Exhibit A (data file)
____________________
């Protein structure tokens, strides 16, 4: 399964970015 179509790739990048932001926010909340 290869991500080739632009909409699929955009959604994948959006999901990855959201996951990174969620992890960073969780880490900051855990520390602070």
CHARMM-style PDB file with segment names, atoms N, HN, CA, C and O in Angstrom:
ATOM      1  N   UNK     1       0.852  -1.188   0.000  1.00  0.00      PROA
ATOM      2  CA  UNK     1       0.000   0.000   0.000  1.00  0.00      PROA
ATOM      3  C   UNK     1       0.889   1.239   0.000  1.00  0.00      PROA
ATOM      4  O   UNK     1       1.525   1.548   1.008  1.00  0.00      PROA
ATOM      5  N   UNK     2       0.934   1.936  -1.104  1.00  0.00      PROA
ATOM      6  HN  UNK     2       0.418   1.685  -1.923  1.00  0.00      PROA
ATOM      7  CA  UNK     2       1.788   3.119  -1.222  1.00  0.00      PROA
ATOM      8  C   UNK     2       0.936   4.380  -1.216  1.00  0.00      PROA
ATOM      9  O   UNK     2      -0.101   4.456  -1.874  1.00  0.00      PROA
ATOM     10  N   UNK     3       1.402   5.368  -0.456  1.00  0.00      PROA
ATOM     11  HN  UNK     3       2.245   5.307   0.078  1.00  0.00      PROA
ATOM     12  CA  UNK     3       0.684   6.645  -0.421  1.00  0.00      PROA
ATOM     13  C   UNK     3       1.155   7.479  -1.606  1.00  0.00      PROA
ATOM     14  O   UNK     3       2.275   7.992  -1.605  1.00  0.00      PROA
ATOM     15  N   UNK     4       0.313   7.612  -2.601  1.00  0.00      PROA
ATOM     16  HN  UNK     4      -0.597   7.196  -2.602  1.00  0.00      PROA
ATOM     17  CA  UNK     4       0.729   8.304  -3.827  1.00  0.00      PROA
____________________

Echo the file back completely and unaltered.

């Protein structure tokens, strides 16, 4: 399964970015 179509790739990048932001926010909340 290869991500080739632009909409699929955009959604994948959006999901990855959201996951990174969620992890960073969780880490900051855990520390602070």
CHARMM-style PDB file with segment names, atoms N, HN, CA, C and O in Angstrom:
ATOM      1  N   UNK     1       0.852  -1.188   0.000  1.00  0.00      PROA
ATOM      2  CA  UNK     1       0.000   0.000   0.000  1.00  0.00      PROA
ATOM      3  C   UNK     1       0.889   1.239   0.000  1.00  0.00      PROA
ATOM      4  O   UNK     1       1.525   1.548   1.008  1.00  0.00      PROA
ATOM      5  N   UNK     2       0.934   1.936  -1.104  1.00  0.00      PROA
ATOM      6  HN  UNK     2       0.418   1.685  -1.923  1.00  0.00      PROA
ATOM      7  CA  UNK     2       1.788   3.119  -1.222  1.00  0.00      PROA
ATOM      8  C   UNK     2       0.936   4.380  -1.216  1.00  0.00      PROA
ATOM      9  O   UNK     2      -0.101   4.456  -1.874  1.00  0.00      PROA
ATOM     10  N   UNK     3       1.402   5.368  -0.456  1.00  0.00      PROA
ATOM     11  HN  UNK     3       2.245   5.307   0.078  1.00  0.00      PROA
ATOM     12  CA  UNK     3       0.684   6.645  -0.421  1.00  0.00      PROA
ATOM     13  C   UNK     3       1.155   7.479  -1.606  1.00  0.00      PROA
ATOM     14  O   UNK     3       2.275   7.992  -1.605  1.00  0.00      PROA
ATOM     15  N   UNK     4       0.313   7.612  -2.601  1.00  0.00      PROA
ATOM     16  HN  UNK     4      -0.597   7.196  -2.602  1.00  0.00      PROA
ATOM     17  CA  UNK     4       0.729   8.304  -3.827  1.00  0.00      PROA